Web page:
Miksha was born in a farm house in Mercer County, Pennsylvania, one of ten children in a poor rural family living along the edge of the Appalachian Mountains. The family survived by growing potatoes, corn, cabbage, and by keeping bees and selling honey. Miksha learned beekeeping from his parents and older brothers.
In 1975, at age twenty-one, he moved to Saskatchewan, Canada to keep bees. His popular book, Bad Beekeeping, describes the ten years Miksha lived and farmed in Val Marie, Saskatchewan, a remote prairie village surrounded by badlands and large cattle ranches. The area, part of the Palliser Triangle, is prone to extreme drought as depicted in Miksha's book. But Bad Beekeeping is more than a beekeeping narrative. It espouses a strong libertarian '"small-government" philosophy and has been both condemned and praised by readers on opposite ends of that discussion. In Hivelights Magazine, Grant Hicks, Alberta representative to the Canadian Honey Council, claims "Bad Beekeeping is the most impressive piece of beekeeping information that has come my way." The book has been influential abroad - the Norwegian heavy metal band Miksha (Half the Battle) derived its name from the book and its author.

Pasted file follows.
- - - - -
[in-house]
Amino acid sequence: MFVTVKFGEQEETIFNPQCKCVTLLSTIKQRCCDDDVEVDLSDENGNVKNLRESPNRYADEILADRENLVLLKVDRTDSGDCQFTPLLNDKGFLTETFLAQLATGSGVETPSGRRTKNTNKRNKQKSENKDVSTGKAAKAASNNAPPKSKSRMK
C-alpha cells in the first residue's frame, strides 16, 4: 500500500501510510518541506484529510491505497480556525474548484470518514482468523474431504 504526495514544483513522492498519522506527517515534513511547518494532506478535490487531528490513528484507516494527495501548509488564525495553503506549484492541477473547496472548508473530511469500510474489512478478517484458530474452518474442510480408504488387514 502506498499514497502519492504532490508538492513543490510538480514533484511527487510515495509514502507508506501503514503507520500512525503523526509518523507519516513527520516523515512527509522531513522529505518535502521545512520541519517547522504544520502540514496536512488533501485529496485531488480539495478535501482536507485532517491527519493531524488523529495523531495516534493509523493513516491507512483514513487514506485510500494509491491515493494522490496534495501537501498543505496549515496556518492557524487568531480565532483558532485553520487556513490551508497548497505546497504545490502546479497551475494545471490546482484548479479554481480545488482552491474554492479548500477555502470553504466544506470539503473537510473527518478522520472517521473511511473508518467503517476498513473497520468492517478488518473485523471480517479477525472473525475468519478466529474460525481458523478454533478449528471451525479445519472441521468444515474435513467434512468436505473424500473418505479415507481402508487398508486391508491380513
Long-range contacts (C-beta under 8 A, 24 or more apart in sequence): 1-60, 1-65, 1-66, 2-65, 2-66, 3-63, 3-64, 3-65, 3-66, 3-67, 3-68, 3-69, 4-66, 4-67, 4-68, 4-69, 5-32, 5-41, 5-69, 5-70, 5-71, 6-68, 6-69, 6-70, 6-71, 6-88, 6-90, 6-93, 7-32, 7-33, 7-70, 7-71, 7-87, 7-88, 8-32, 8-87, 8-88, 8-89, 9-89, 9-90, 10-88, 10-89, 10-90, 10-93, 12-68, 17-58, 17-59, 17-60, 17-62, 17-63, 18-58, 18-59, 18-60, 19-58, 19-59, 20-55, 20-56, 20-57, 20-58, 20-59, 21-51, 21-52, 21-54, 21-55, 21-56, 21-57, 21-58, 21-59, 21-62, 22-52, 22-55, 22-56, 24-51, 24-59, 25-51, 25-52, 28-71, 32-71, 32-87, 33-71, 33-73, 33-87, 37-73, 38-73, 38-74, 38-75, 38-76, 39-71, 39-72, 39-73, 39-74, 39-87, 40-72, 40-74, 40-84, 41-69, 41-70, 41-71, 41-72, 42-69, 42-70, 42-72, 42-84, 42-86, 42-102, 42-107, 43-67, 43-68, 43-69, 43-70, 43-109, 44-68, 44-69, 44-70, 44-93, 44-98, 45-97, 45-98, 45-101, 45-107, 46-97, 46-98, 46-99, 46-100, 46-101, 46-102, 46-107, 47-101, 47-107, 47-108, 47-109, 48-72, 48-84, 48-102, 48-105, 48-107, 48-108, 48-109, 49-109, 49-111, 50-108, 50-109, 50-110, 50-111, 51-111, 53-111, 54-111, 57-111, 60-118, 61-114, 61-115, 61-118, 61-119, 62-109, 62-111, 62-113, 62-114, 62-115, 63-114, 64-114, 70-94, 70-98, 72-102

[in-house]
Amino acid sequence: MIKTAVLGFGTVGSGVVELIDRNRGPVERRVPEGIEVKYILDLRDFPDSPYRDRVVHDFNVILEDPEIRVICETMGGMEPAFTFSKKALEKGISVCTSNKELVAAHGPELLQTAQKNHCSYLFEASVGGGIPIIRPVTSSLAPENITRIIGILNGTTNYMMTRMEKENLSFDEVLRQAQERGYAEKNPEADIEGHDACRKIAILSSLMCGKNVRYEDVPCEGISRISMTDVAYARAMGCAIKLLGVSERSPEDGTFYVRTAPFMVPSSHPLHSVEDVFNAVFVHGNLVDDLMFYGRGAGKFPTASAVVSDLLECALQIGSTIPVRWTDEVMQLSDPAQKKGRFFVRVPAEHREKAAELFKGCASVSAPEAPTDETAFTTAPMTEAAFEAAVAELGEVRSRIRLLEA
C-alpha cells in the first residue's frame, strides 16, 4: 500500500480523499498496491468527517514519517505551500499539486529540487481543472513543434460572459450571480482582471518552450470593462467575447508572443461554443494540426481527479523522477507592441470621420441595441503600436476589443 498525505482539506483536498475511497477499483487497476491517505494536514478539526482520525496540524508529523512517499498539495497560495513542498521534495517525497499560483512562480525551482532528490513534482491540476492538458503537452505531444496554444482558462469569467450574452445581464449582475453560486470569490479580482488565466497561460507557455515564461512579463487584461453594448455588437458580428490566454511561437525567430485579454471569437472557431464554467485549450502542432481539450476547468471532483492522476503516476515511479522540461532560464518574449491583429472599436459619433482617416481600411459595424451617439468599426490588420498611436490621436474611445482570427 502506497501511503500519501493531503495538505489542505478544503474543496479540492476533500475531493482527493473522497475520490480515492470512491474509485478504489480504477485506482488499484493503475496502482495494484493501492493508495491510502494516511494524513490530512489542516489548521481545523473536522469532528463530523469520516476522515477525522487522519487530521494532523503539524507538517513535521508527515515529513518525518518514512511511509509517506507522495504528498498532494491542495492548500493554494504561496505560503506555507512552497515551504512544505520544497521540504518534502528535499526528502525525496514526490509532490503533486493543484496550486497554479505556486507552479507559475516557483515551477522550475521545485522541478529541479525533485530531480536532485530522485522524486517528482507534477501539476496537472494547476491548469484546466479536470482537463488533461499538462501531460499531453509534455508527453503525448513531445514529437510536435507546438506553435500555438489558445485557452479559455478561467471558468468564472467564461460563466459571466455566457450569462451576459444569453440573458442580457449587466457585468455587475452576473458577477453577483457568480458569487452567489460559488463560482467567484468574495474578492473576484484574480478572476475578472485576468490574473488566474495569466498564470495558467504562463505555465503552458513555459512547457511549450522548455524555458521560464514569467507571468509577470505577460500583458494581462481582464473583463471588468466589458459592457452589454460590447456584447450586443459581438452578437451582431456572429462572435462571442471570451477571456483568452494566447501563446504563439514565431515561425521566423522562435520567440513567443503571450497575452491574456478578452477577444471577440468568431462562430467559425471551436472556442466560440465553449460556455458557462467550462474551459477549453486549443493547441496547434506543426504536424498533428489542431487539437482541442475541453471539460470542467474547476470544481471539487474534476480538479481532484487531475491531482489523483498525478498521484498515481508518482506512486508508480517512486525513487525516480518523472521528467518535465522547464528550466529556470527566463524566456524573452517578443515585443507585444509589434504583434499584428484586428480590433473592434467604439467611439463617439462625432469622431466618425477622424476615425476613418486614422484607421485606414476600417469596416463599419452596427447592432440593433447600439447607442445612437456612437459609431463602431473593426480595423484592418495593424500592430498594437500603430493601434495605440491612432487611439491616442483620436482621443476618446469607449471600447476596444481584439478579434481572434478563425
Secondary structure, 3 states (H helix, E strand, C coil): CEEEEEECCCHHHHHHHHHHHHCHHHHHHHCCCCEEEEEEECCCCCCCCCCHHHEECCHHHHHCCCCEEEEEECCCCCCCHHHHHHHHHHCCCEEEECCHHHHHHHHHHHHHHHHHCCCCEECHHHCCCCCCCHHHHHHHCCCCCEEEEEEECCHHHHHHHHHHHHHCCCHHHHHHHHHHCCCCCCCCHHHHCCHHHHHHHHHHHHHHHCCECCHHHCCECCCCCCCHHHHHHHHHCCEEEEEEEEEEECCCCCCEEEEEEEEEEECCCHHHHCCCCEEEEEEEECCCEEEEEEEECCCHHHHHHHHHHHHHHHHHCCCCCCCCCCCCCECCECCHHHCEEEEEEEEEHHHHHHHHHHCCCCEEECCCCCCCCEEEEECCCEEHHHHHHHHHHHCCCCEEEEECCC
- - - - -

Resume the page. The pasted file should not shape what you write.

Following ten years of Saskatchewan beekeeping, Ron Miksha studied at the University of Saskatchewan, graduating with high honours in geophysics. His undergraduate research work, sponsored by the Natural Sciences and Engineering Research Council of Canada, investigated the atmosphere's effects on the Earth's inner core vibrations. His research work and studies led to a business in Calgary, where Miksha now lives.
In 1998, Ron Miksha began The Beekeeper's Home Pages one of the first, and according to Google, the most popular website for beekeeping. Dr. Tom Sanford, apiculture specialist for the University of Florida wrote "this web site gets a grade A for its effort to be the definitive web site for beekeeping." Miksha is also a contributor to Bee Culture, American Bee Journal, and Hivelights.
In addition to beekeeping, Miksha also works in Earth Science. In 2007, he made two trips to Lima, Peru, South America, for the Canadian International Development Agency to teach aspects of geophysics.
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